Relative Growth and Survival of Juvenile Black, White, and Blacknose Black Crappie in Experimental Ponds

Thursday, August 21, 2014: 4:00 PM
302A (Centre des congrès de Québec // Québec City Convention Centre)
Jeffrey Gring , Natural Resources and Environmental Science, Illinois Natural History Survey and University of Illinois at Urbana-Champaign, Champaign, IL
David H. Wahl , Kaskaskia Biological Station, Illinois Natural History Survey, Sullivan, IL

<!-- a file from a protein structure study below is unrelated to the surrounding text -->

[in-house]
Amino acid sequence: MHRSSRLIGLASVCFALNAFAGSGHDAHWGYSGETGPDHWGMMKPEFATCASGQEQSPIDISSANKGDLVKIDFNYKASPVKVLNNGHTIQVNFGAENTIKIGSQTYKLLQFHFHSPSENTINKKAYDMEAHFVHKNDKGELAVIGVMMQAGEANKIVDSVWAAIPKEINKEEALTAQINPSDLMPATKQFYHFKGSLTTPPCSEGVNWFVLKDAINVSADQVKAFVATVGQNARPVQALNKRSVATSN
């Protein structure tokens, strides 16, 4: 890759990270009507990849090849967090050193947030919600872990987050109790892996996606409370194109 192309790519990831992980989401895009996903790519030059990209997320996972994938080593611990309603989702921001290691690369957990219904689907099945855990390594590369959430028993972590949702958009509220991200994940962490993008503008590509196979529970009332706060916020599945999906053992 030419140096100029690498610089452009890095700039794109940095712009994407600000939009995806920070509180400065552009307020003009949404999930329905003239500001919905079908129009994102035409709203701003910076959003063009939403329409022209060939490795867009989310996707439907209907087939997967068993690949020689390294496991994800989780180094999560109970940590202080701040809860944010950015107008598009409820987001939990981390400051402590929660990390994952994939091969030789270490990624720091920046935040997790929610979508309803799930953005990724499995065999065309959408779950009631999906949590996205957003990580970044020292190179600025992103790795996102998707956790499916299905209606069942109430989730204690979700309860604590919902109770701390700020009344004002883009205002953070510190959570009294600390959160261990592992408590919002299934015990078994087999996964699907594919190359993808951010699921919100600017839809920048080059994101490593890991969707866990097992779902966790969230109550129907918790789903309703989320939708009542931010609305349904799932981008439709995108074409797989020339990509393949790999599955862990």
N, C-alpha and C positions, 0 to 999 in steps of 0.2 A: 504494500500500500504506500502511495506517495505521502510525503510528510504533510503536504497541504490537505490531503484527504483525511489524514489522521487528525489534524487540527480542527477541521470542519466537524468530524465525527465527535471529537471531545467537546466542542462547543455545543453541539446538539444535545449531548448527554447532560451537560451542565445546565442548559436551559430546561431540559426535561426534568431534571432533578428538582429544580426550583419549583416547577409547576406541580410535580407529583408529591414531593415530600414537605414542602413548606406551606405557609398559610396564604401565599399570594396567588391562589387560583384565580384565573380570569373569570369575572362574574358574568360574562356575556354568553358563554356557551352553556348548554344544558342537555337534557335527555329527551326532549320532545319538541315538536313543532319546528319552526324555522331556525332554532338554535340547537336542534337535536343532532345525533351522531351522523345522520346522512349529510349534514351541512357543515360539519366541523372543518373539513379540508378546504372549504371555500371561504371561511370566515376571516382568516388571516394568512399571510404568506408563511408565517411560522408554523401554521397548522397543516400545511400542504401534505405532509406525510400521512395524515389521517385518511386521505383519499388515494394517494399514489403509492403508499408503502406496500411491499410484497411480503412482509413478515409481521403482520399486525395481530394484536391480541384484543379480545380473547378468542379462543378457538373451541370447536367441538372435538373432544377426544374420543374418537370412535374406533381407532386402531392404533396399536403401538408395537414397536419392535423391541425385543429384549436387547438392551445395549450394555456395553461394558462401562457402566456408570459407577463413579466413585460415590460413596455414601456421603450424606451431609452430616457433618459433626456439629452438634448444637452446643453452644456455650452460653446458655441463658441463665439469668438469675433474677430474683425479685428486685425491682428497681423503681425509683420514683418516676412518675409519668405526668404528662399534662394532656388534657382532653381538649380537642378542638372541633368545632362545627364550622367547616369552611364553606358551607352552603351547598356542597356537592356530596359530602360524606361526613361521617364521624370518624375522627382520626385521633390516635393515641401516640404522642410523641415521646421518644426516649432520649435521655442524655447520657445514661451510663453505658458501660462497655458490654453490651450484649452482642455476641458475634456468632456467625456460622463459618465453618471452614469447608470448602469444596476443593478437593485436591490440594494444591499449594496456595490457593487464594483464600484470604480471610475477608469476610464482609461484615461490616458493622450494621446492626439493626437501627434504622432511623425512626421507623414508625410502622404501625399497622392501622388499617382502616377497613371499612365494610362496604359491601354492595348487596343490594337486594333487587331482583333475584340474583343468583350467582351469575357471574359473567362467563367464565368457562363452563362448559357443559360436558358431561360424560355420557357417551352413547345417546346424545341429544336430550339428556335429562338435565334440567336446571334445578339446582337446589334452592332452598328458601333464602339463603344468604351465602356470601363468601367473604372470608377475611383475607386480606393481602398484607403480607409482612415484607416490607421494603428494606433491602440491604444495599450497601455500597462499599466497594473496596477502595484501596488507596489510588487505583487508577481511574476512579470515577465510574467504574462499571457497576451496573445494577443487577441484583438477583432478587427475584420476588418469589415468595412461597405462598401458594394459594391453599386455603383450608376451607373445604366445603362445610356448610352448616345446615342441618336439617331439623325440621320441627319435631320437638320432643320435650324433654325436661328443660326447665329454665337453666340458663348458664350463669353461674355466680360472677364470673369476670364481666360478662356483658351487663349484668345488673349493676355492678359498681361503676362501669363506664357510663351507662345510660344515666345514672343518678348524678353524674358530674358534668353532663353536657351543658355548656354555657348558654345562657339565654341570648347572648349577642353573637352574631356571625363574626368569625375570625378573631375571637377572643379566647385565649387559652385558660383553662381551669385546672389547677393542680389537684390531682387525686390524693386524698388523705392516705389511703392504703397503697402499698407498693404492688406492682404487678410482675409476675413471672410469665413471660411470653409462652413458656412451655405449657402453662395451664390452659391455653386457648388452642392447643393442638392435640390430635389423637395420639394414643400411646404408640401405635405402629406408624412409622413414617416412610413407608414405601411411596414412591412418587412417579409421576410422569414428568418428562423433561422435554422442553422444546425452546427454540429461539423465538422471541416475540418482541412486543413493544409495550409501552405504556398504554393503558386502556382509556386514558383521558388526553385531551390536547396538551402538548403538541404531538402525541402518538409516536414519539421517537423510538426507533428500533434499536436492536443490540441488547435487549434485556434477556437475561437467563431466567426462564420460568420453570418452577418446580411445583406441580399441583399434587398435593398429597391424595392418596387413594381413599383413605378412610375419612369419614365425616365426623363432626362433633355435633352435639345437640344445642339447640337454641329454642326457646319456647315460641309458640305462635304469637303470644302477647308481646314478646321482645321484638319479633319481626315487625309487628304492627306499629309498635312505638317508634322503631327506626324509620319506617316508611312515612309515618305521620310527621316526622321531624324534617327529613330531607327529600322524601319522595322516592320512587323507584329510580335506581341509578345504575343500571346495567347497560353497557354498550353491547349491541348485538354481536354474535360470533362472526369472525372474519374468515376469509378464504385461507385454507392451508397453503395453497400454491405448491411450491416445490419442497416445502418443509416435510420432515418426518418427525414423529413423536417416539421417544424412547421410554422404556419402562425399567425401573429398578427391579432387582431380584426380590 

Although historical stocking of crappie has not been widespread, it has recently gained popularity for managing populations in systems with poor recruitment and high angling pressure.  Because of the need to differentiate stocked from naturally produced individuals in order to evaluate stocking success, management agencies began culturing blacknose black crappie (hereafter blacknose crappie), a phenotypic variant of black crappie.  Anecdotal evidence suggests that blacknose crappie exhibit increased growth and survival over black crappie in hatchery environments.  We compared age-0 growth and survival of black, white, and blacknose crappie in 0.04-ha experimental ponds using a common garden approach.  Forty individuals of each strain were stocked in each of ten experimental ponds and growth and survival were recorded after three months.  Throughout the experiment, a suite of environmental variables was measured in each pond in order to associate between-pond variation in growth rates with biotic and abiotic factors.  No differences in survival were found between the species/strains, but black and blacknose crappie grew significantly faster than white crappie.  Understanding differences in growth and survival among juvenile black, white, and blacknose crappie in a controlled setting, as well as the environmental factors driving these differences, will aid management decisions about crappie stocking.